Creator Hikaru Nakamura manages to find a nice blend between social critique and absurd humor, all the while sending nothing but positive messages.
Themes like “love thy neighbor” are perfectly implemented, but they’re given an original twist that makes for great slice-of-life content.
13. Goodnight Punpun
Writer & Illustrator: Inio Asano
Here’s one of the more serious entries on this list.
Goodnight Punpun recounts the life of a troubled boy who is drawn in many forms, most notably a bird.
I say “many forms,” because those serve as symbols for the protagonist’s state of mind throughout every stage of his school journey.
With difficult themes such as grief, mental health, and isolation, this series is one that will shake you to your core. In a good way!
Maybe it’s not what you’d wanna read to relax, but relaxing isn’t necessarily what slice-of-life is for.
Existence is tough sometimes, but there’s always light at the end of the tunnel. That’s what this story’s about.
12. Komi Can’t Communicate
Writer & Illustrator: Tomohito Oda
Don’t let the title worry you too much, Komi does a lot of communicating.
It just takes a little time…
As a staple of the 2010s, this slice-of-life series follows a deeply anxious high schooler who would probably rather jump out the window than do public speaking.
Yeah, it’s that bad.
At least until she meets Tadano, a well-meaning classmate whose goal is now to help our MC make a grand total of 100 friends. As you might have guessed already, Komi Can’t Communicate is a story of empathy and breaking out of one’s shell.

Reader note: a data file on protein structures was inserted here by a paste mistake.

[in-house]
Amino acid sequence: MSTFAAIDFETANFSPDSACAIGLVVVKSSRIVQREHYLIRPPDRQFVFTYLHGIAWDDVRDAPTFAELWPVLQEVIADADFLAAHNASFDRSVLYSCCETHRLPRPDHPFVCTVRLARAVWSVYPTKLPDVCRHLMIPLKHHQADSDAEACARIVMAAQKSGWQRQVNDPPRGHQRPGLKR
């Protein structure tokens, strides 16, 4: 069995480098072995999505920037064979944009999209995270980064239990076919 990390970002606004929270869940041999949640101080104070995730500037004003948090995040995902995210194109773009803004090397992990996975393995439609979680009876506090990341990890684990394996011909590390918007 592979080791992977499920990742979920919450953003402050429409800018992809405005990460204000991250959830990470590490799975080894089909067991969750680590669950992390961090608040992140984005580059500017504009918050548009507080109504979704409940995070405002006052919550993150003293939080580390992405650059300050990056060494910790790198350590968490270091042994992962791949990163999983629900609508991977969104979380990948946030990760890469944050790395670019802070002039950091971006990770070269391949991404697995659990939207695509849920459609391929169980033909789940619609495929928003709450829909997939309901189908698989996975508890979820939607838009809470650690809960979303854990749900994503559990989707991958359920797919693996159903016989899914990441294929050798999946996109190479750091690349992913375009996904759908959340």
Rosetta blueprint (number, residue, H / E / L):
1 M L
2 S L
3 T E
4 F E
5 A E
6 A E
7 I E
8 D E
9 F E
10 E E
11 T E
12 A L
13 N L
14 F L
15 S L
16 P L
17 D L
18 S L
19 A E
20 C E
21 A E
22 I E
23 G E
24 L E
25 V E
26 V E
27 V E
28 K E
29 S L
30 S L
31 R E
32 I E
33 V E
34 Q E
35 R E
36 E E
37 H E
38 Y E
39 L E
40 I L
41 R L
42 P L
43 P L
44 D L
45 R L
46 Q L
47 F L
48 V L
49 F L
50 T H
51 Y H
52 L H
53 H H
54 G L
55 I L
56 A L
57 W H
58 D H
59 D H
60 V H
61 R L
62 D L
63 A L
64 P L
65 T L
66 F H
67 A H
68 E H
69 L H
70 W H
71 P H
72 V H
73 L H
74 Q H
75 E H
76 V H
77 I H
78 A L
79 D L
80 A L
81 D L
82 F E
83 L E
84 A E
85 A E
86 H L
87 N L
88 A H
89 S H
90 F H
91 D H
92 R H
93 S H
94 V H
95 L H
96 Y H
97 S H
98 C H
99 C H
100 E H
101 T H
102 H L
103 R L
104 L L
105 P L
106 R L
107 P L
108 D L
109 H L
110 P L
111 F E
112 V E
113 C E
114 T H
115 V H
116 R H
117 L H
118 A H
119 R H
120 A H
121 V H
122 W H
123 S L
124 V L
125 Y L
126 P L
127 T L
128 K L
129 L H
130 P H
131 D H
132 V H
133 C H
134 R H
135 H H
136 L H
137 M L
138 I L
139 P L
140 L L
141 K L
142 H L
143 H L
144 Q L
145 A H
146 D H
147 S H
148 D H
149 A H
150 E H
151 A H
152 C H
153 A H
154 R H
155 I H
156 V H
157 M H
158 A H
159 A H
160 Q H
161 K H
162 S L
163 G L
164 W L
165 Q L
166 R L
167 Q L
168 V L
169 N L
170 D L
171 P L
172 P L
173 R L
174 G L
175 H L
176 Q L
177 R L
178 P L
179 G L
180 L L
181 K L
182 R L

This series proves that the only thing standing between you and the life you want is, well, you.
But that doesn’t mean you can’t ask for a little assistance.
11. Blue Period
Writer & Illustrator: Yamaguchi Tsubasa
This one is a more recent series that immediately became a crowd favorite.
Currently being one of Kodansha’s best sellers, Blue Period stars Yatora, a popular kid with no real aim in life as his high school journey is coming to an end.
That is, before he’s introduced to the local art club. Who would’ve thought?
The passion is instant, leading him to follow his guts and apply for a prestigious college.
Blue Period is a series about the essence of existence: finding one’s purpose.
If that doesn’t make for a good slice-of-life, I don’t know what does…